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“It’s lonely at the top” – a catchphrase that entrepreneurs know all too well. Yet, it helps if you can discuss your issues openly with peers who have experienced similar circumstances.
In times of uncertainty (e.g. in the middle of a pandemic), entrepreneurs and business leaders can feel unsupported with the responsibility that weighs heavily on your shoulders.
If you feel this way, you are not alone. Recent international studies found that executive loneliness is at epidemic levels, with senior executives feeling as if they have no one to turn to, or that nobody really knows them well.
In Singapore, I am finding similar results through qualitative research of executives to understand their feelings and how they are coping with executive loneliness. So far, from 55 interviews, I have found that 30 per cent of executives are currently, or have been, suffering from depression, and 82 per cent find it difficult to talk about stress and depression in their company.
With few, or none in the organisation to turn to for informed advice or opinion, or to support decisions, executives experience loneliness.
Singapore’s Circuit Breaker, and with it, the forced shutdown of many businesses, has brought about economic uncertainty. Businesses have had to innovate, even pivot, their business models.
Many need to reorganise their offices to meet legal requirements for social distancing and meet a host of demands to preserve hygiene. It is thus natural that anxiety is exacerbated among entrepreneurs and leaders.
Coupled with that, Singapore is not known for its work-life balance. Prone to “presenteeism” and “showing face”, it results in long working hours and the need to demonstrate an “always on” approach.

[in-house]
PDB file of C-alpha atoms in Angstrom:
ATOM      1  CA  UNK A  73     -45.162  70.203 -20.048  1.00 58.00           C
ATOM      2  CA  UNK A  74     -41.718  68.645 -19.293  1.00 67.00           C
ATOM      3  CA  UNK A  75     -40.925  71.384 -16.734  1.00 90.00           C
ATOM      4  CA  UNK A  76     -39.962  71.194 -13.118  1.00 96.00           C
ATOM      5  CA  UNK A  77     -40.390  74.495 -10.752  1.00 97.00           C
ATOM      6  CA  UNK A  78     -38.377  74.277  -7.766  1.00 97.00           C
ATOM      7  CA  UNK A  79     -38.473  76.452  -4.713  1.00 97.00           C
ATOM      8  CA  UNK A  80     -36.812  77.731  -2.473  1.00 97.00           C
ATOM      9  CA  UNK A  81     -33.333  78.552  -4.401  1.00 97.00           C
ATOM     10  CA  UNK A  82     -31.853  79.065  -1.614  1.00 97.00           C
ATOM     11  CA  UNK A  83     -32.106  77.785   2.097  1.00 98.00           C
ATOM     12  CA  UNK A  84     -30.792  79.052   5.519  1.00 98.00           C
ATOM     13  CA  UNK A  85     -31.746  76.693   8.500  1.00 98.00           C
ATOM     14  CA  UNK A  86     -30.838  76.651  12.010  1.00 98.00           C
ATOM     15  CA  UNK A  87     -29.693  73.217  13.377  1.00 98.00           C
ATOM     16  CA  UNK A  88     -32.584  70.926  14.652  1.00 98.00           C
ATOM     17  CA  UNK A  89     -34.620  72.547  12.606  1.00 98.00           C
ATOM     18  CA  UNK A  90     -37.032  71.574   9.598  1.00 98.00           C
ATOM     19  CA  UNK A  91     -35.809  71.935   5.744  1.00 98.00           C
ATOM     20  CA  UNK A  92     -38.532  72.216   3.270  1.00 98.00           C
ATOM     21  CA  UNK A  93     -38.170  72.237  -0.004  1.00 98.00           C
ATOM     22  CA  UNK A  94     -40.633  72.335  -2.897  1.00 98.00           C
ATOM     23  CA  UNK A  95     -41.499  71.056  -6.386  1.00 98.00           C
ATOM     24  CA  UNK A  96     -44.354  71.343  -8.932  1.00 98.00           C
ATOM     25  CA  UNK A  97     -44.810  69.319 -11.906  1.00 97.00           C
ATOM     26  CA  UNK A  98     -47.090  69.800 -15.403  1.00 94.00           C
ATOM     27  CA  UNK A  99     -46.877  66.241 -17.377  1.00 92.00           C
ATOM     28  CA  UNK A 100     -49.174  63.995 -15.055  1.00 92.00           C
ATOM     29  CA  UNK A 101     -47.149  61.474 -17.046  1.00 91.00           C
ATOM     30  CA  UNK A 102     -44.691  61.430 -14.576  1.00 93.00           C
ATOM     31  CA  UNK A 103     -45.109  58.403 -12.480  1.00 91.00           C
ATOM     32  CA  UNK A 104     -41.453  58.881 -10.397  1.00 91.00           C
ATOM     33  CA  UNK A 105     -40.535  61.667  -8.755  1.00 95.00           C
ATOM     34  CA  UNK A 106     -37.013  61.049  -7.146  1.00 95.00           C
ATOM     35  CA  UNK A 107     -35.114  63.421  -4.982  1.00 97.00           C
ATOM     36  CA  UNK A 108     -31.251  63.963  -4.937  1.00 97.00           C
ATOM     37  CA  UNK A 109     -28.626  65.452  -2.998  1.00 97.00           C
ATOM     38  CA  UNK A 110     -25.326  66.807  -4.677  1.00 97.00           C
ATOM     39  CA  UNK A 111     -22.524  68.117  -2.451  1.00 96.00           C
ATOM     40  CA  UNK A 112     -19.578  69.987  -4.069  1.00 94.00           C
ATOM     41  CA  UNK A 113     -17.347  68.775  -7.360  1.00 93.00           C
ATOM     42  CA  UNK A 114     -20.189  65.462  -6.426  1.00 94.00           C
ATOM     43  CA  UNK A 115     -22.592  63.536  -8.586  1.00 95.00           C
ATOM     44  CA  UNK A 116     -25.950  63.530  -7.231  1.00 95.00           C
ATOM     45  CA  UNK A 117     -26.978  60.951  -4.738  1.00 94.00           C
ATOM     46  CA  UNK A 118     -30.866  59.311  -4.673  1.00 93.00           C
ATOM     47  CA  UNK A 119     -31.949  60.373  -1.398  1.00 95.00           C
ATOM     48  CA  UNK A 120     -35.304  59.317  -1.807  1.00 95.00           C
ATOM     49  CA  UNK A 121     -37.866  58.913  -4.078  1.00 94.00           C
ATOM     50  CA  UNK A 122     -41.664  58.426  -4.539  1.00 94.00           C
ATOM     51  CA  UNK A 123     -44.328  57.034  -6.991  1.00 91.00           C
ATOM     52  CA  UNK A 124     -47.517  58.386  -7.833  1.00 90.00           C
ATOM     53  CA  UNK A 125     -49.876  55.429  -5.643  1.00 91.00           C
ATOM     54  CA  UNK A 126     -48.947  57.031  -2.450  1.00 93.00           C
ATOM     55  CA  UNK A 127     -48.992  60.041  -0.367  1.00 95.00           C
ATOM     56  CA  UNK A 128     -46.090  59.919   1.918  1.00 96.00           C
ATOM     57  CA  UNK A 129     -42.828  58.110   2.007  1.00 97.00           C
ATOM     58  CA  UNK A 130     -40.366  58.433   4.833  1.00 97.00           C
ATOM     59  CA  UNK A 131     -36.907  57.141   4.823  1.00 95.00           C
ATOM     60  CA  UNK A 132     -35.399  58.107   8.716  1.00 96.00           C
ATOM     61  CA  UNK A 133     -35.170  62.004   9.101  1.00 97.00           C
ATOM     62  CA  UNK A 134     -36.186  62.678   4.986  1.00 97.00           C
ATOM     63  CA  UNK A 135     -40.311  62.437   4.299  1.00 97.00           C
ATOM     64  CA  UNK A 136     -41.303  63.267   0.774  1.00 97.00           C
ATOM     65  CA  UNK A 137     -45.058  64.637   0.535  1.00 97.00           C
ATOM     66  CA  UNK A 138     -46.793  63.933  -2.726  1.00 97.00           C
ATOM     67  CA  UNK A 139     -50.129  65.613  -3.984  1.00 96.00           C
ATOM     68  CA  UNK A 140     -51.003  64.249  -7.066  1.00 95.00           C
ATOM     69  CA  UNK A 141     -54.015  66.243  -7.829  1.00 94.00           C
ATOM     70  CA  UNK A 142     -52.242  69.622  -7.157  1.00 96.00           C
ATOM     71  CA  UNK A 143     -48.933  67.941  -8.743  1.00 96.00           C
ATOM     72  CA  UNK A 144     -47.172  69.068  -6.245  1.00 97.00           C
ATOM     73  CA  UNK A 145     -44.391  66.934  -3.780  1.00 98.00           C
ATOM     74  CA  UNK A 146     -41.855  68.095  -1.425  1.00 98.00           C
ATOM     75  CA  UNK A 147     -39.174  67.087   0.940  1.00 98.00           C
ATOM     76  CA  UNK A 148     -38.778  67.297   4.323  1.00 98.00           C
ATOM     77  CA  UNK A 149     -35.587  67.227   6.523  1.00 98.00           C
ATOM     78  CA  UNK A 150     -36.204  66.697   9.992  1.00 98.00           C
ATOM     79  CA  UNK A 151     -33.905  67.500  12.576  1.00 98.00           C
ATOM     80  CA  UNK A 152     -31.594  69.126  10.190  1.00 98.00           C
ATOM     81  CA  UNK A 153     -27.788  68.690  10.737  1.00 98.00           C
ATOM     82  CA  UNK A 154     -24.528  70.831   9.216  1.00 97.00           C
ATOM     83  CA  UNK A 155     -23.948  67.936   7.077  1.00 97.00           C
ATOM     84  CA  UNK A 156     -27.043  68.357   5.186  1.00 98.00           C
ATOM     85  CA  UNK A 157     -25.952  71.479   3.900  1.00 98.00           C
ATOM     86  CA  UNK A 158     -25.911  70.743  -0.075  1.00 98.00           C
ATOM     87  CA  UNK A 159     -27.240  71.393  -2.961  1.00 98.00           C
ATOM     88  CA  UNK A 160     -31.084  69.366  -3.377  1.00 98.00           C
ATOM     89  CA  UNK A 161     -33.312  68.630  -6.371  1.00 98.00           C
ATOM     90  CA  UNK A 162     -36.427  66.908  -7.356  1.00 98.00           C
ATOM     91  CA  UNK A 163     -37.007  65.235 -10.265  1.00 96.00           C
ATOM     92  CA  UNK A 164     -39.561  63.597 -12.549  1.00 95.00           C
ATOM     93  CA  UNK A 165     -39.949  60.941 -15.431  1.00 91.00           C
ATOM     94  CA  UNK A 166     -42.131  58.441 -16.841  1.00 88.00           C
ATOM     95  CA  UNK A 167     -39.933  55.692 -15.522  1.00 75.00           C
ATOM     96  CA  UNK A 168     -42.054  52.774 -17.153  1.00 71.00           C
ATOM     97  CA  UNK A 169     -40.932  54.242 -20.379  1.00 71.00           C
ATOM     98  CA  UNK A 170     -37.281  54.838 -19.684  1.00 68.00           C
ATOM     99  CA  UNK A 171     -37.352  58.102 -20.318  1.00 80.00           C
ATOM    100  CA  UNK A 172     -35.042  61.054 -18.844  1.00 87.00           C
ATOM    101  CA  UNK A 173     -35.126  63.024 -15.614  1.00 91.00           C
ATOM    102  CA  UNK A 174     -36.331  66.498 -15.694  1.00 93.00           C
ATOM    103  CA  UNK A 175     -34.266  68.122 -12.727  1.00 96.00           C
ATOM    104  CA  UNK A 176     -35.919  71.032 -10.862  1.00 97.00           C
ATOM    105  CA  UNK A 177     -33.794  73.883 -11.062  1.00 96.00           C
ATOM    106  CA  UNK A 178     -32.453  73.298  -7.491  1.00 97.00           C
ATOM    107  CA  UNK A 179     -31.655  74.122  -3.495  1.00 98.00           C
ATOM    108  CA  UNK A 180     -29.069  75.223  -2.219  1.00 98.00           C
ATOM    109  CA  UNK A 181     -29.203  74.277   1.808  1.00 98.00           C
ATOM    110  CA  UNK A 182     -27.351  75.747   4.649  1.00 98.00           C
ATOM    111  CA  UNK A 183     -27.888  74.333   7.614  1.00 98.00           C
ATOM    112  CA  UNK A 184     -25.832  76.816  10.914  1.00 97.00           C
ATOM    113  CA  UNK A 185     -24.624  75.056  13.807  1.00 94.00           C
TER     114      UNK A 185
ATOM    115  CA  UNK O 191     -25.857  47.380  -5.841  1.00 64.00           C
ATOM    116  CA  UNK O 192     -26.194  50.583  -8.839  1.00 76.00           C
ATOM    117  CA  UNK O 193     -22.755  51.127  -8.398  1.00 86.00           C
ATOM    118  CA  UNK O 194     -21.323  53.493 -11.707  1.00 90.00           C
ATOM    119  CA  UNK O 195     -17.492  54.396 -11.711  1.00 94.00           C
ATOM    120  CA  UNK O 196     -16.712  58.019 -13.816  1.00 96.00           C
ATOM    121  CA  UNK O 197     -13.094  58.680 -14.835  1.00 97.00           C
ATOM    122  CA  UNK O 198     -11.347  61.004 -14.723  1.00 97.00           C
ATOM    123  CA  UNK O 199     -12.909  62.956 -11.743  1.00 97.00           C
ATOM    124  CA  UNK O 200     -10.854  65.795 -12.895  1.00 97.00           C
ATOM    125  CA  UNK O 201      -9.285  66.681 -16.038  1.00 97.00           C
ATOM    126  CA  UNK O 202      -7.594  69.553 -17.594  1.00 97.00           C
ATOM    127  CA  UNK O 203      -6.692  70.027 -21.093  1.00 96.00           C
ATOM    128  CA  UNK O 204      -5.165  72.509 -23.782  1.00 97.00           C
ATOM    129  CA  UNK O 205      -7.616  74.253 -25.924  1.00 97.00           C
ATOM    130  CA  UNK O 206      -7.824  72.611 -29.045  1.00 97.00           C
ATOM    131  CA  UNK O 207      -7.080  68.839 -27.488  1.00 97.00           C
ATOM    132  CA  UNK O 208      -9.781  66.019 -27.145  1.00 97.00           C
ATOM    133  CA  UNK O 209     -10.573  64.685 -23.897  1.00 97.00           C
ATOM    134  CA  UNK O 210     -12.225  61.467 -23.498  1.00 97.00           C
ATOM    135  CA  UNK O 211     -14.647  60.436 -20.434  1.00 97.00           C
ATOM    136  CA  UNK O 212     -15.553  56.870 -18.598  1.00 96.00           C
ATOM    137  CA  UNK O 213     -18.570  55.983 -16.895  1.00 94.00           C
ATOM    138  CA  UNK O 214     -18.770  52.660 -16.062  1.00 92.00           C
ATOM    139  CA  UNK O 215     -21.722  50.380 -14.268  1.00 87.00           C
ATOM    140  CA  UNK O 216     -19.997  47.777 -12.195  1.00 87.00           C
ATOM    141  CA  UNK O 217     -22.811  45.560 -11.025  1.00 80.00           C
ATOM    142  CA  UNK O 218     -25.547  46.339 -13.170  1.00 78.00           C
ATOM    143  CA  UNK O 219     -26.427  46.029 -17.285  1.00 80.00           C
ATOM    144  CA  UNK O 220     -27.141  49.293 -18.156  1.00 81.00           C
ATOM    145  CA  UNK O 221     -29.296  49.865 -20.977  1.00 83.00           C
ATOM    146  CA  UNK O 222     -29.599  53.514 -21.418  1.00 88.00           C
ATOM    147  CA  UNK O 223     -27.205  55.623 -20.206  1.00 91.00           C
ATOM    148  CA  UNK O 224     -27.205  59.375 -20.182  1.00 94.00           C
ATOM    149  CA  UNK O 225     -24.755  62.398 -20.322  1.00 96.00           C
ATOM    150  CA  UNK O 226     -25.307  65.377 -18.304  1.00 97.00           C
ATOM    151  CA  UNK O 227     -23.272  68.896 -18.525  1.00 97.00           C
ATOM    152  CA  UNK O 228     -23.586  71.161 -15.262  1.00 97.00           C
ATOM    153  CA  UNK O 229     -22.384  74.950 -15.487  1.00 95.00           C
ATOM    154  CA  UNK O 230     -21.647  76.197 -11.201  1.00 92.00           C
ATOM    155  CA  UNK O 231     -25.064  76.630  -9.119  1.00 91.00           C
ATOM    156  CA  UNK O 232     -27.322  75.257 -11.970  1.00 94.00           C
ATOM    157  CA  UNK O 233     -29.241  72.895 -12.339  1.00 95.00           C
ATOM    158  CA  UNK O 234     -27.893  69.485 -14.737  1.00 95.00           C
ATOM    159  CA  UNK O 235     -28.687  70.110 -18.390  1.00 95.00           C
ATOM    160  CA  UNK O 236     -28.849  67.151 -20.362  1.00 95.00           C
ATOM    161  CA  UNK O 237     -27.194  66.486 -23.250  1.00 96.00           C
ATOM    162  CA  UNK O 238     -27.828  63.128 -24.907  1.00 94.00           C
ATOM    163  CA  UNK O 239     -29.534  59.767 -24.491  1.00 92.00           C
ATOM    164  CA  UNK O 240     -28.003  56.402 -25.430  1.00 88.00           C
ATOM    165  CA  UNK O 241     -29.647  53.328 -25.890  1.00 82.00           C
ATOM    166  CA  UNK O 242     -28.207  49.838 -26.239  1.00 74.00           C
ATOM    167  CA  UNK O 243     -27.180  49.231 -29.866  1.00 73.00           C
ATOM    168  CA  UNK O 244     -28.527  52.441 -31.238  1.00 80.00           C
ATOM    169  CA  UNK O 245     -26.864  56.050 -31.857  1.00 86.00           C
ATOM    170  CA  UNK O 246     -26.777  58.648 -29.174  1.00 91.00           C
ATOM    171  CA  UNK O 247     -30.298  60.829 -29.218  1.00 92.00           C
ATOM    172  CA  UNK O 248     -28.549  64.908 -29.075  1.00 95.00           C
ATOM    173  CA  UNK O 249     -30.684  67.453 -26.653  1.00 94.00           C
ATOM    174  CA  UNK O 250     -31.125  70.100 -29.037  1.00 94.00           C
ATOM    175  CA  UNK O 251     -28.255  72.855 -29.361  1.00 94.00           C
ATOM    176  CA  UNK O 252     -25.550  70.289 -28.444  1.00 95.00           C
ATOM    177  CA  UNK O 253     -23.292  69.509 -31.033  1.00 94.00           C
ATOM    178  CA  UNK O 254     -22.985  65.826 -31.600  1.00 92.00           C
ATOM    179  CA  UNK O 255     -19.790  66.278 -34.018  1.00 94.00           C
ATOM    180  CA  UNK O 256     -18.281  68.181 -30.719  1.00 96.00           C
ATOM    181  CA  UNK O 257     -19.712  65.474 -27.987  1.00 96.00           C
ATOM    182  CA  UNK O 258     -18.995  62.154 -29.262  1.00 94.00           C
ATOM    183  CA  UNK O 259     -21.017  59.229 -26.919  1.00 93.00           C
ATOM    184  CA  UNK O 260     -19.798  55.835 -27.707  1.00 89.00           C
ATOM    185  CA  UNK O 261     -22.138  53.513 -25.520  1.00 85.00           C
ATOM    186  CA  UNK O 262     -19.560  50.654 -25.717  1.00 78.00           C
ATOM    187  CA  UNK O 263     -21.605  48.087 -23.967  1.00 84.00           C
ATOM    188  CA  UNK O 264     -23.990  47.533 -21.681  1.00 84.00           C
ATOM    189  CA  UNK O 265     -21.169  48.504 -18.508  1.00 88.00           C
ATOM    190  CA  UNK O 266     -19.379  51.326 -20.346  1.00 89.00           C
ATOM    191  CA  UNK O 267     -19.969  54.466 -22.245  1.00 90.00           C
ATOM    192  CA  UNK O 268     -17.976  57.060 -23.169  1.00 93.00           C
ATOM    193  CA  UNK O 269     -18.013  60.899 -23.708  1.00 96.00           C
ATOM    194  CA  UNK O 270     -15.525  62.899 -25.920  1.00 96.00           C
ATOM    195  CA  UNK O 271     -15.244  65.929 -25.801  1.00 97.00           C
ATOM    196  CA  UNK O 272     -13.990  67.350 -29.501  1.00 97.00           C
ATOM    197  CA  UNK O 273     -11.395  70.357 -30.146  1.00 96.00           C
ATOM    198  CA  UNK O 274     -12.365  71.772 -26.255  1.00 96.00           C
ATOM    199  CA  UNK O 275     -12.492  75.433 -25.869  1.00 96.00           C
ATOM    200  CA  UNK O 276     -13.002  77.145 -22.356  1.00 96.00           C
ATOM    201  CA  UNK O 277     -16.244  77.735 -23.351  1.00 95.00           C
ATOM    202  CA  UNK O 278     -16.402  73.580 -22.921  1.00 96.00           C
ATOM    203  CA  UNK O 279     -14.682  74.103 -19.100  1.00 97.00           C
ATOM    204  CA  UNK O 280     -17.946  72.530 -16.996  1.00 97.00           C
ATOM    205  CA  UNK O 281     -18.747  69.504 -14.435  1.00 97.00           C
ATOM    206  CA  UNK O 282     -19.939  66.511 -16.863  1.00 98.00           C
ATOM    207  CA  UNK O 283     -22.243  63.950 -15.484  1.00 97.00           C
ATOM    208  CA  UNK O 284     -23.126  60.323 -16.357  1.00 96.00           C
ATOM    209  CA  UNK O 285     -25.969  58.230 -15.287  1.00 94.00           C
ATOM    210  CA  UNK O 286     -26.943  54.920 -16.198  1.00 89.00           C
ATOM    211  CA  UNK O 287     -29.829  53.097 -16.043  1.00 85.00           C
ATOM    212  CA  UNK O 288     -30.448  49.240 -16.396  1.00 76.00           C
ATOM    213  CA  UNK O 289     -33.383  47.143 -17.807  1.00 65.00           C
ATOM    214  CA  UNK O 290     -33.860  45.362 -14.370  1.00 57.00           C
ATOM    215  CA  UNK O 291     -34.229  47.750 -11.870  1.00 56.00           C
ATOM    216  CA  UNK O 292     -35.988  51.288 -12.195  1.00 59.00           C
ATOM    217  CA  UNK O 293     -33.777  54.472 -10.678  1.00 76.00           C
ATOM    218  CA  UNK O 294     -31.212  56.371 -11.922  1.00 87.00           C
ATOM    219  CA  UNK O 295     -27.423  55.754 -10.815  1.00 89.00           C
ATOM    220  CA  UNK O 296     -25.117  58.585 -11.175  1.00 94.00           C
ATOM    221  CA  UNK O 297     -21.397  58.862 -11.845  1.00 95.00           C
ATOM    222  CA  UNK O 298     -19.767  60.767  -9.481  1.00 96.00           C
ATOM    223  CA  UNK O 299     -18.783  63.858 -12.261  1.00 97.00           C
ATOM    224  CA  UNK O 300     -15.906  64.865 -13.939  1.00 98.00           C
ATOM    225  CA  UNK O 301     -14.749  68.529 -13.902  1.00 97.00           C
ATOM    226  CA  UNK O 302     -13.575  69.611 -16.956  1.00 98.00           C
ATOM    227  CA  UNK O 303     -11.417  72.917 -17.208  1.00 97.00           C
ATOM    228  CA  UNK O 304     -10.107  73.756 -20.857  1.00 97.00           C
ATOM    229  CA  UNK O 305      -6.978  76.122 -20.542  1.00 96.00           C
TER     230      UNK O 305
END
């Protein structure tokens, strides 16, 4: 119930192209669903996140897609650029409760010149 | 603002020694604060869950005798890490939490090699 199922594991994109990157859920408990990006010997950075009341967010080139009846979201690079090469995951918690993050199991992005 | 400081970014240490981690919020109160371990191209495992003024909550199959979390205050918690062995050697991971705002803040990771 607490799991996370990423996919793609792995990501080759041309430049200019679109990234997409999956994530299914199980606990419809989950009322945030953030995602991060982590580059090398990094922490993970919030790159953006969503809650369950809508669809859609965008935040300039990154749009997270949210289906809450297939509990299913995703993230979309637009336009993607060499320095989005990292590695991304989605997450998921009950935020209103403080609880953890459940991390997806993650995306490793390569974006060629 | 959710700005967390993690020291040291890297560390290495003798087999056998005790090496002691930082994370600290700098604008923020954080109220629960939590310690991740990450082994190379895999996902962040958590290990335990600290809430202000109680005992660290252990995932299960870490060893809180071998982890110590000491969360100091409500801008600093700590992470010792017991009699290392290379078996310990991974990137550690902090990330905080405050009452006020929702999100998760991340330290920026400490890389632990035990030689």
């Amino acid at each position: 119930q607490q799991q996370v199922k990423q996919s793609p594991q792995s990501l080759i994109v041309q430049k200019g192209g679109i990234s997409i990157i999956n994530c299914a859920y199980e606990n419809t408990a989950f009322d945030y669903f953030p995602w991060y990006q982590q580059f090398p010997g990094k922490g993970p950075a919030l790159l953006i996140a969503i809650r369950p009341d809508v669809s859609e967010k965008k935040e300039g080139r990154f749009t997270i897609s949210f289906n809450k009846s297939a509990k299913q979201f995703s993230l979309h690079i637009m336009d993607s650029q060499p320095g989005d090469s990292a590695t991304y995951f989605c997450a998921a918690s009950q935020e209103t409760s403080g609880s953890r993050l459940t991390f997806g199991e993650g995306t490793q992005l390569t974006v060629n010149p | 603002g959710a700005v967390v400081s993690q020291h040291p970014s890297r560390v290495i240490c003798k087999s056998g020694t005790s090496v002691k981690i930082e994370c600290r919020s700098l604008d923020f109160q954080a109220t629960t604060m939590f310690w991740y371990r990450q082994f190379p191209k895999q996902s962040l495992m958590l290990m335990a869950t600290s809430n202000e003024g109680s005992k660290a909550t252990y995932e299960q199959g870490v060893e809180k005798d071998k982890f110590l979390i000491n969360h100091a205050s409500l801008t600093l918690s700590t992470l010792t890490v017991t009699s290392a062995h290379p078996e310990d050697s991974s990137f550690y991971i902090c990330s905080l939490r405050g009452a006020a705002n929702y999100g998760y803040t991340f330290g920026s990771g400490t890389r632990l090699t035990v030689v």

With the blurring of lines as businesses operate from home, we worry about maintaining our status, or experience angst about losing out to people who can work in the office.
There are those too that must lay off employees to keep the business afloat, experiencing guilt and grief as they let go of loyal team members. There is a strong sense of pessimism among entrepreneurs and leaders who are struggling to chart a path forward.
Even as we brace ourselves for what is expected to be the worst recession ever, pressure is on to weather this storm. Yet not to the extent that mental health becomes seriously compromised in the process.
Already in March 2020, calls to the Samaritans of Singapore’s hotline increased by 22 per cent as compared to last year. This suggests a possible correlation between the current Covid-19 situation and mental health crises.
To cope, stay mentally strong and combat isolation, it helps to openly discuss issues with peers. While sharing worries with loved ones may help allay anxieties, it is not feasible if you wish to keep the status quo at home.
The desire to maintain an illusion that everything is going smoothly can result in feelings of isolation remaining pent up. More often than not, this sense of loneliness only festers with time.
A support structure made of social and professional networks could help. Prioritise building connections by setting aside time to do so. Discussing your challenges, fears or anxieties with experienced colleagues could help to allay personal anxiety.
It is now more important than ever for entrepreneurs and leaders to find strength in togetherness and mutual understanding. Only when executives are supported emotionally, can they lead with clarity and guide their organisations through a crisis.
This article originally appeared in the Entrepreneur's Digest print edition #93 and has been edited for clarity, brevity and for the relevance of this website.
About the Author
Nick Jonsson | Founder and Managing Director | EGN (Executives’ Global Network) Singapore
Nick is passionate about matching senior executives, business owners and leaders in confidential peer groups where they can help each other face challenges and identify opportunities. He has worked across Asia, Australia and Europe representing major international firms. A firm believer in mental health awareness, Nick actively speaks at forums and events. He is also writing a book on executive loneliness, which he plans to publish this year.